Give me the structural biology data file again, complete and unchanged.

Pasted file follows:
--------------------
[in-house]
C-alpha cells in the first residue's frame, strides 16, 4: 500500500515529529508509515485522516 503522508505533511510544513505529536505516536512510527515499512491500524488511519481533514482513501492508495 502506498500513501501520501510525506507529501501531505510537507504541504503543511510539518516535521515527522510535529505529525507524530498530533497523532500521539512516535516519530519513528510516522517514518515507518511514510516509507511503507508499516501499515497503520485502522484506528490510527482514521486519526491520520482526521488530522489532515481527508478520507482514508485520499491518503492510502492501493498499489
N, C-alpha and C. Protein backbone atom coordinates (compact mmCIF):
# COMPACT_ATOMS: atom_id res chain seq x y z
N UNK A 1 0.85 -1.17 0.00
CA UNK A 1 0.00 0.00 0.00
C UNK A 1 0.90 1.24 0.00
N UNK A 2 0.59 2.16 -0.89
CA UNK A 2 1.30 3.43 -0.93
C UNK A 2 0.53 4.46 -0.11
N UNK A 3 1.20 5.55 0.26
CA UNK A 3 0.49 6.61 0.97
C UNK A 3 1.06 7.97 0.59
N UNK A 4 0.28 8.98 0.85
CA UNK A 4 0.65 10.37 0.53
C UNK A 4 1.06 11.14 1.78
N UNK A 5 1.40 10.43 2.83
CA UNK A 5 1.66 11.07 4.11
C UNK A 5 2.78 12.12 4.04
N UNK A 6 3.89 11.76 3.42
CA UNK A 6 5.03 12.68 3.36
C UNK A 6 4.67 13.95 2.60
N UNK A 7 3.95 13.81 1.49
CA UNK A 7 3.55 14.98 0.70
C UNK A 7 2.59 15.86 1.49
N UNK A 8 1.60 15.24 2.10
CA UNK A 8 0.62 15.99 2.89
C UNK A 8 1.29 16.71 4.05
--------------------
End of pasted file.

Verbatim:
[in-house]
C-alpha cells in the first residue's frame, strides 16, 4: 500500500515529529508509515485522516 503522508505533511510544513505529536505516536512510527515499512491500524488511519481533514482513501492508495 502506498500513501501520501510525506507529501501531505510537507504541504503543511510539518516535521515527522510535529505529525507524530498530533497523532500521539512516535516519530519513528510516522517514518515507518511514510516509507511503507508499516501499515497503520485502522484506528490510527482514521486519526491520520482526521488530522489532515481527508478520507482514508485520499491518503492510502492501493498499489
N, C-alpha and C. Protein backbone atom coordinates (compact mmCIF):
# COMPACT_ATOMS: atom_id res chain seq x y z
N UNK A 1 0.85 -1.17 0.00
CA UNK A 1 0.00 0.00 0.00
C UNK A 1 0.90 1.24 0.00
N UNK A 2 0.59 2.16 -0.89
CA UNK A 2 1.30 3.43 -0.93
C UNK A 2 0.53 4.46 -0.11
N UNK A 3 1.20 5.55 0.26
CA UNK A 3 0.49 6.61 0.97
C UNK A 3 1.06 7.97 0.59
N UNK A 4 0.28 8.98 0.85
CA UNK A 4 0.65 10.37 0.53
C UNK A 4 1.06 11.14 1.78
N UNK A 5 1.40 10.43 2.83
CA UNK A 5 1.66 11.07 4.11
C UNK A 5 2.78 12.12 4.04
N UNK A 6 3.89 11.76 3.42
CA UNK A 6 5.03 12.68 3.36
C UNK A 6 4.67 13.95 2.60
N UNK A 7 3.95 13.81 1.49
CA UNK A 7 3.55 14.98 0.70
C UNK A 7 2.59 15.86 1.49
N UNK A 8 1.60 15.24 2.10
CA UNK A 8 0.62 15.99 2.89
C UNK A 8 1.29 16.71 4.05